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Java IoT: Article

It Just Works

J2EE Editorial

We tend to see the United States through a lens made up of its major population centers: New York; Los Angeles; Washington, DC; Miami; Atlanta; Chicago; and a few others. That's because these are the places that have things "going on," and as a result we get a skewed picture not only of what the United States is about, but of what the United States actually is. From this bird'seye view, you get the sense that America is all about urban angst, hip-hop, people crammed into shiny metal boxes.

The truth, however, is quite different. Those things are part of America, to be sure, but the wider reality is that America is also open, made up of small, peaceful towns; students going home after school to work on the farm; kids playing pick-up baseball games in open sandlots; shopkeepers talking to their customers by name. America's a true melting pot of color and culture - and because of the lens through which we see her, it's hard to pick out the good among all the bad.

I believe that Java can be looked at the same way, with different groupings based on operating systems, language, aptitude, and application, among other things. By the same measure, we look at our substrata (Java) through a lens the same way a nation is looked at. We see the "highwater marks," the outliers who stand out from the crowd, and as a result it's very easy for us to get a bit misled about where the stream really stands, you might say.

I suspect that Java's doing much better than people fear. There have been lots of events lately (the "Java Desktop," Bill Joy's resignation, and Merrill Lynch's rather pessimistic recommendation to Sun that it spin off Java, among others) that focus on the negative, that aim attention at where Java hasn't succeeded, or, possibly, where it has yet to be successfully leveraged. This is focusing on the choppy surface, ignoring the calm beneath.

I think there's a great chance that past all the hype - positive and negative - Java's doing very well; it's very robust, it's very capable, and the negativity needs to be seen for what it really is - noise and fury aimed at the infrastructure in which Java exists. Are there power plays and egos at stake? Certainly…but do they really affect the ordinary Java developer? I'd say no.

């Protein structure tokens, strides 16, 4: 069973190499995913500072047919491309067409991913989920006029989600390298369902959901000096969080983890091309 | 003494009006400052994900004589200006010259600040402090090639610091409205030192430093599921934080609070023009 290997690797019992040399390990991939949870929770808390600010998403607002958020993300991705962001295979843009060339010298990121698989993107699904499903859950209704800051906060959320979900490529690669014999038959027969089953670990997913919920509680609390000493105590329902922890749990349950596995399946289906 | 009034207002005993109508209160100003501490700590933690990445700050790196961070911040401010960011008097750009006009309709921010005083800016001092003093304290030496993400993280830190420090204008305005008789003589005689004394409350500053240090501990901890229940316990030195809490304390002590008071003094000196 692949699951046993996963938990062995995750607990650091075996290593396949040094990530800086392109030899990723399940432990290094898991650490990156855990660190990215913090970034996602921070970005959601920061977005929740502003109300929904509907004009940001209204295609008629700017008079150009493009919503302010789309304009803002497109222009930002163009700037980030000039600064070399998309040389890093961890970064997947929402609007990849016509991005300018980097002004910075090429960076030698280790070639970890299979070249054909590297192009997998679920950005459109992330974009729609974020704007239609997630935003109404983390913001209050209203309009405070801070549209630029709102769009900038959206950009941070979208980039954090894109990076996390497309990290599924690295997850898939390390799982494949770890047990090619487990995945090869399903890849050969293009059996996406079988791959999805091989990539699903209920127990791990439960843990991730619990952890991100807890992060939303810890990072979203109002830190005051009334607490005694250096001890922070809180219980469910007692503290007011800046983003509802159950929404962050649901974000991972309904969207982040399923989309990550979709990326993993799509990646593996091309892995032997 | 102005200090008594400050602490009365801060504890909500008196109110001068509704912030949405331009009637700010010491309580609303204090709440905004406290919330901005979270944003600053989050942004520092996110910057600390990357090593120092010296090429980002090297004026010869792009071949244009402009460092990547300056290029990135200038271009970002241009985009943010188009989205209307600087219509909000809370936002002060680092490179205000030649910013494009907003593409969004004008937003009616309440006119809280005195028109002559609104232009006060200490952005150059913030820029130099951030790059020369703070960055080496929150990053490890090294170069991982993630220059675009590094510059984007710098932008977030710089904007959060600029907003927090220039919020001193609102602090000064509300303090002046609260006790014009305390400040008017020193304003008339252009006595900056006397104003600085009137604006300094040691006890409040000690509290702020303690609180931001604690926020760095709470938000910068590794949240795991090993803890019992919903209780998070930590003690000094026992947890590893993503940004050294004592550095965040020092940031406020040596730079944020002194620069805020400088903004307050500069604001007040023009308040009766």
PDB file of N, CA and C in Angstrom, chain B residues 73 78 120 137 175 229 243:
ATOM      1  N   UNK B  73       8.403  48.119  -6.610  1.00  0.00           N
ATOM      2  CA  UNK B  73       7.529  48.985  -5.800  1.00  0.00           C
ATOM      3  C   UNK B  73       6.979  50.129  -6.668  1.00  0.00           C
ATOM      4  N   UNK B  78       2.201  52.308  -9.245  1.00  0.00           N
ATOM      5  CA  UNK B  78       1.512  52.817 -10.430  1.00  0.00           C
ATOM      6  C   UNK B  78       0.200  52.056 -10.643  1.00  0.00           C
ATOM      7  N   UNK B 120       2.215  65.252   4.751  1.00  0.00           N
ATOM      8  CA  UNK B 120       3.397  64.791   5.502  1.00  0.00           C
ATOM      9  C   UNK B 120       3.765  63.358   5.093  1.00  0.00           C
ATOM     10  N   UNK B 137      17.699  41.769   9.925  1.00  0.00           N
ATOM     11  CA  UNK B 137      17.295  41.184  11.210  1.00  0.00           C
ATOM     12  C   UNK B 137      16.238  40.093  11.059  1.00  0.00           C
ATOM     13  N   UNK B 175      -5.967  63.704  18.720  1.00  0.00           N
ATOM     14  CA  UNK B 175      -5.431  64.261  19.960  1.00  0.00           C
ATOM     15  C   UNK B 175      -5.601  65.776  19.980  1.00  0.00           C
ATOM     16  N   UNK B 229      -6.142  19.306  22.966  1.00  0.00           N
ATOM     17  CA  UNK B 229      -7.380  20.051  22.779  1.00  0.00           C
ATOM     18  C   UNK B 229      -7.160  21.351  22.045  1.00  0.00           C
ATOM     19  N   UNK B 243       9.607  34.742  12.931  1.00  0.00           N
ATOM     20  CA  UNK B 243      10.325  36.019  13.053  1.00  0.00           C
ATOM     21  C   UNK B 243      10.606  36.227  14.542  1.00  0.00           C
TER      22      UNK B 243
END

What you're seeing from the industry analysts, academics, and the press is equivalent to Sim City from the city planner's perspective, and I think the Sims themselves are bopping around happily in sometimes unexpected (and unexpectedly successful) ways.

•  •  •

Lately, I've been working on a set of applications using some very nice hardware and software, things that haven't been getting a lot of press coverage: a Sparc laptop (Tadpole Computer's SparcLE), Solaris 9, the poor old J2SDK 1.4.2, Orion, and a variety of editors including Eclipse, IDEA, and JBuilder 9. Honestly, I've surprised myself: it's been an eye-opening experience, reminding me of how nice all this is. These things aren't sexy anymore, as far as I can see. They just work, and work well. I'm not fiddling about with cutting-edge stuff, hoping that it'll come together in time to create a successful application; I'm using the standards to do what I need them to do, as building blocks for an application that does what I need. Perhaps these things don't have the bullet- list success that others do, and I'm fine with that - I'd rather just get things done. This stuff isn't rocket science unless we make it that way, and we don't have to. One of Java's strengths is in abstraction, so that we don't have to be the academic upper crust, working with obscure technical epistemology to obviate technical detritus to accomplish minutiae; we just put things together so they work. Sure, we may not always tune things specifically for a given platform or solution space - but we can do what we need faster, with fewer bugs, and with more portability than anyone else.

This stuff rocks.

More Stories By Joseph Ottinger

I am a software evangelist for GigaSpaces technologies, as well as a writer and musician. I've been the editor-in-chief of Java Developer's Journal and TheServerSide.

GigaSpaces Technologies is a leading provider of a new generation of application platforms for Java and .Net environments that offer an alternative to traditional application-servers. The company's eXtreme Application Platform (XAP) is a high-end application server, designed to meet the most demanding business requirements in a cost-effective manner. It is the only product that provides a complete middleware solution on a single, scalable platform. XAP is trusted by Fortune 100 companies, which leverage it as a strategic solution that enhances efficiency and agility across the IT organization.

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